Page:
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Even though employers' job postings and interview processes might be all over the map, and oftentimes not that effective, many hiring managers and leaders still know what they're seeking. And while hard skills are important, employers usually lean to candidates with soft skills such as communication, critical thinking, emotional intelligence, problem solving, professionalism and more. Emphasize these skills on your resume—and more importantly—in your interviews. The good thing about soft skills is that they're often on display in natural conversations and situations, such as interviews.
In addition to soft skills, focus on your career accomplishments, as opposed to hard skills. There are a million hard skills, many of which can be learned—and need to be learned with changing conditions and technologies.
Focusing on your accomplishments (awards, contribution to the bottom line, process improvements, quality of work, quantity of work, etc.) makes you more appealing to prospective employers. They assume that if you're capable of said accomplishments, then you obviously have or can acquire the necessary hard skills.
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The talent shortage means employers have to work harder to stand out and earn the attention of skilled professionals. Don't be surprised to see some changes compared to your last search, and don't be afraid to hold recruiters and hiring managers to a higher standard. Here are three specific changes that you may notice:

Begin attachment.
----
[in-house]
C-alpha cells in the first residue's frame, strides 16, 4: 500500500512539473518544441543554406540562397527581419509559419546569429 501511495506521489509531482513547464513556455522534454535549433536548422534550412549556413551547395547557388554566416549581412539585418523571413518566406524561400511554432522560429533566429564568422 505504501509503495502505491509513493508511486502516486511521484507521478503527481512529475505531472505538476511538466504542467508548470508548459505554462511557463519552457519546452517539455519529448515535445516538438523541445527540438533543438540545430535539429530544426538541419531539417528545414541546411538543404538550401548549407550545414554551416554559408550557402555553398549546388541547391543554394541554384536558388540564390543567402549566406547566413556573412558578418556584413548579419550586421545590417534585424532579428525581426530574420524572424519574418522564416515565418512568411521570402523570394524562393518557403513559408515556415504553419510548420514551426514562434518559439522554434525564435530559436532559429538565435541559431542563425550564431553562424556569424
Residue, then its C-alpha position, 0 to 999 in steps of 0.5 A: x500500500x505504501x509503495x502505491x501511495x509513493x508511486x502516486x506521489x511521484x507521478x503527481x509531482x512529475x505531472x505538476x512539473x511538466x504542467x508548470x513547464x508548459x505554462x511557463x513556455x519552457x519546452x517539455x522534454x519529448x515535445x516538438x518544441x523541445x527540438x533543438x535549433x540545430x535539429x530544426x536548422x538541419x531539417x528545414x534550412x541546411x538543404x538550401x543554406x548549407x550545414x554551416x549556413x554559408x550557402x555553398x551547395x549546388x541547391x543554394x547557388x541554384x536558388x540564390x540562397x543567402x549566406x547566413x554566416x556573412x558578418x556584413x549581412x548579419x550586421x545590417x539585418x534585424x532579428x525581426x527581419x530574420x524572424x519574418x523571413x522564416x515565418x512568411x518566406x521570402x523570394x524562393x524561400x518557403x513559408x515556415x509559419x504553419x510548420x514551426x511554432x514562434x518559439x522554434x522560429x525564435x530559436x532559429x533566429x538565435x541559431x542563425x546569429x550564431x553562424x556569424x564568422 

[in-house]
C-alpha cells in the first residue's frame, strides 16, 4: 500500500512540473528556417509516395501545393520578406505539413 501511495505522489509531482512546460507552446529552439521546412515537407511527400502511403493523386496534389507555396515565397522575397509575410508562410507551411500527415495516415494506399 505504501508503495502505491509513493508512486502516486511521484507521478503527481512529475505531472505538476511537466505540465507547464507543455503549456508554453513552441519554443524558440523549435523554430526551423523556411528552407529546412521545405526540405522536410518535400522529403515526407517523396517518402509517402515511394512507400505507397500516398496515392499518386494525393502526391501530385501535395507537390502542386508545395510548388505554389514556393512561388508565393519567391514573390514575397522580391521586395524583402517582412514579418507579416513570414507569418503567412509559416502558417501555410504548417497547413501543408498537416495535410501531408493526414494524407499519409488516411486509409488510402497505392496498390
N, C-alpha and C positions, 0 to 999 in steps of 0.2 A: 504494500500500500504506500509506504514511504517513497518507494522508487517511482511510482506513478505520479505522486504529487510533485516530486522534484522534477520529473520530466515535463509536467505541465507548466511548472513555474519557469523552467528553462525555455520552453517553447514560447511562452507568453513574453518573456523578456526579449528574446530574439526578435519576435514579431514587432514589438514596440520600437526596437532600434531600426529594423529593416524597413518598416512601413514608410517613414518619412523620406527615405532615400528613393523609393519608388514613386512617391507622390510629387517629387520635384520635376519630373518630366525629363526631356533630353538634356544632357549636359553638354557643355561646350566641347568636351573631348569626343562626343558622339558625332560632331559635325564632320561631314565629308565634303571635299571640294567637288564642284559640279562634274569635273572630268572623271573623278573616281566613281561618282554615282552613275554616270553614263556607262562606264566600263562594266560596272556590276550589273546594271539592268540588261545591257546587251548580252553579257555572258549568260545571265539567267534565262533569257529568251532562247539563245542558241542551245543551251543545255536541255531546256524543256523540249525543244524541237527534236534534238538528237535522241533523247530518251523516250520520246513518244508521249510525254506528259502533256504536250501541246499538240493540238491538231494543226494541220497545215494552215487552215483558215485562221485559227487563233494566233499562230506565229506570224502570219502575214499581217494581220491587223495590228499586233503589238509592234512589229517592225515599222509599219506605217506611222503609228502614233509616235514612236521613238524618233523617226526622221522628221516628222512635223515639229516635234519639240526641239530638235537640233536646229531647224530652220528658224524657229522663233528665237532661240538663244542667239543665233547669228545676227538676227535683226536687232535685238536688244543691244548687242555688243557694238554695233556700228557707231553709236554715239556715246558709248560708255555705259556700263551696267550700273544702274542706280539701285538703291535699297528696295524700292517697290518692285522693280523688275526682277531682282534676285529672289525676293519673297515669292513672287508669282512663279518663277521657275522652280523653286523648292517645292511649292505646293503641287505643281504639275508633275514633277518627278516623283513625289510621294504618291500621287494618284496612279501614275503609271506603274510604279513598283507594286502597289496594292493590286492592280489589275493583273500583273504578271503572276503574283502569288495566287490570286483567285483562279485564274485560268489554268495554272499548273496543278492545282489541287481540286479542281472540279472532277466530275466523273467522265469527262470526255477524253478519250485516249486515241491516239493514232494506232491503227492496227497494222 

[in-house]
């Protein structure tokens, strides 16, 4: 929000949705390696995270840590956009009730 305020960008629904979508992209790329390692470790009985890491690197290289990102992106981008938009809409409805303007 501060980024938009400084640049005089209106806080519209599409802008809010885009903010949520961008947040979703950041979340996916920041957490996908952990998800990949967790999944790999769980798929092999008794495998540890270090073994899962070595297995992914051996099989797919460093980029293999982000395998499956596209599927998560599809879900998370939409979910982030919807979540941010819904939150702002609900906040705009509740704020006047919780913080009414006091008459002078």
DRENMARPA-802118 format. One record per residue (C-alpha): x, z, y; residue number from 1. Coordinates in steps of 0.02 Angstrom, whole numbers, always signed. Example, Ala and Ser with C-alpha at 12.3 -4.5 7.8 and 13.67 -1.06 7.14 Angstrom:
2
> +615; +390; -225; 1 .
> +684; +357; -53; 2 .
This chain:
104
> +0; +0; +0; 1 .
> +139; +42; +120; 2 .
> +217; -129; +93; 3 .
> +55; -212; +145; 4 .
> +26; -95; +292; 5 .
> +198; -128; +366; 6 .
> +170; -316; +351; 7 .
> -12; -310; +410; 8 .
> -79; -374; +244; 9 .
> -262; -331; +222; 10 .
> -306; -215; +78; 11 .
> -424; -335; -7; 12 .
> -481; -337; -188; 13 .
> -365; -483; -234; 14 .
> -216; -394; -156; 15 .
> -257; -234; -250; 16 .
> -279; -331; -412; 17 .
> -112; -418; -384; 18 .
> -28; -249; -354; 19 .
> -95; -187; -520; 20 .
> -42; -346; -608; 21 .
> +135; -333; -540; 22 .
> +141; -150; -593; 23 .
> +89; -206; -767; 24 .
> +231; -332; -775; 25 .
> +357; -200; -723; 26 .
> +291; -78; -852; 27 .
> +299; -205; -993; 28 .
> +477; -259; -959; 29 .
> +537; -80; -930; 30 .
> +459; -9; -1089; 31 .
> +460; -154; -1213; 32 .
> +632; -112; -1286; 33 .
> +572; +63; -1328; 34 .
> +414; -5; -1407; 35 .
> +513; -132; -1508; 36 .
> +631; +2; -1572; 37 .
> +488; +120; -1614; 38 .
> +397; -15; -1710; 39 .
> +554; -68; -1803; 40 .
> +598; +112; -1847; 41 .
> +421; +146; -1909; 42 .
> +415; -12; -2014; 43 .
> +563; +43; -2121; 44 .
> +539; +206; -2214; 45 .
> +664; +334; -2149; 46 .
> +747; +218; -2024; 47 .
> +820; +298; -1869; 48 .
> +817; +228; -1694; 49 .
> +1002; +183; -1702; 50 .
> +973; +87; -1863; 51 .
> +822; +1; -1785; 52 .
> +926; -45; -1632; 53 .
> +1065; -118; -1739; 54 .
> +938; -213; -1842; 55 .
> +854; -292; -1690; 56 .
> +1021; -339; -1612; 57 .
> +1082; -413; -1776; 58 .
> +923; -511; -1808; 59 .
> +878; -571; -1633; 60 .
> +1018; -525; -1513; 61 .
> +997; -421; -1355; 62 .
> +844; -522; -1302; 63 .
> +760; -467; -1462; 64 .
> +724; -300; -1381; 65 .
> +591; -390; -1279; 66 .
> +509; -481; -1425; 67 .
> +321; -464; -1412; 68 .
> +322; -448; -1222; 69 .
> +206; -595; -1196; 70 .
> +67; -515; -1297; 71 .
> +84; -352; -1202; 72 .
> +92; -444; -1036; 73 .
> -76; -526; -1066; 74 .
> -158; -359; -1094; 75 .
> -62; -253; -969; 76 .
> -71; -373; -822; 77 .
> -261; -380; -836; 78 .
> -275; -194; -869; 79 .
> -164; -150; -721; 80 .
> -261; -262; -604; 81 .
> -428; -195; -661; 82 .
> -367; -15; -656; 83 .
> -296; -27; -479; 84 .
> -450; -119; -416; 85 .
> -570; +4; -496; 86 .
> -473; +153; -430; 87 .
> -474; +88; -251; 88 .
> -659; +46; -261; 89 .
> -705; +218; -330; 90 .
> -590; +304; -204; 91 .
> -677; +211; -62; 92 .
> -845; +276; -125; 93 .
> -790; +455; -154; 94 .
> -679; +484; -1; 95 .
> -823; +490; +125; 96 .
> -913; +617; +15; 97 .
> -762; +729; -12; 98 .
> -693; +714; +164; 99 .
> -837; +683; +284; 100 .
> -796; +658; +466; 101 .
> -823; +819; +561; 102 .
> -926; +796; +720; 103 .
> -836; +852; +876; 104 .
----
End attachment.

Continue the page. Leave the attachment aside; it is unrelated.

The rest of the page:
For some companies, that will translate into a hurried process. For others, it may mean that a job posting you browsed a month ago is dramatically different today. It doesn't mean a bait-and-switch is on; it probably just means the company is experimenting with a new approach to attract better talent more quickly.
Does the job description focus more on the day-to-day duties or the big-picture responsibilities of the position? Does it delve into specifics about the company's goals and mission, or is it vague and mysterious? Companies trying to attract talent from small talent pools often utilize unique job postings. If a description is far too detailed and implies you'll need to be a superhero, keep scrolling. And if a description is so vague that you don't even understand the role, keep scrolling again. You'll eventually find postings that resonate.
If you're being interviewed more times than you were told, but you don't feel any closer to an offer, make it a priority to pursue other opportunities. Every decision maker may not be supporting the potential hire, they may be questioning your cultural fit, they may be using the interview for their own interviewing practice, and they might even be mining for competitive information. Expect two interviews, and maybe a third in certain instances, but beyond that can be questionable—questionable enough to continue your job search.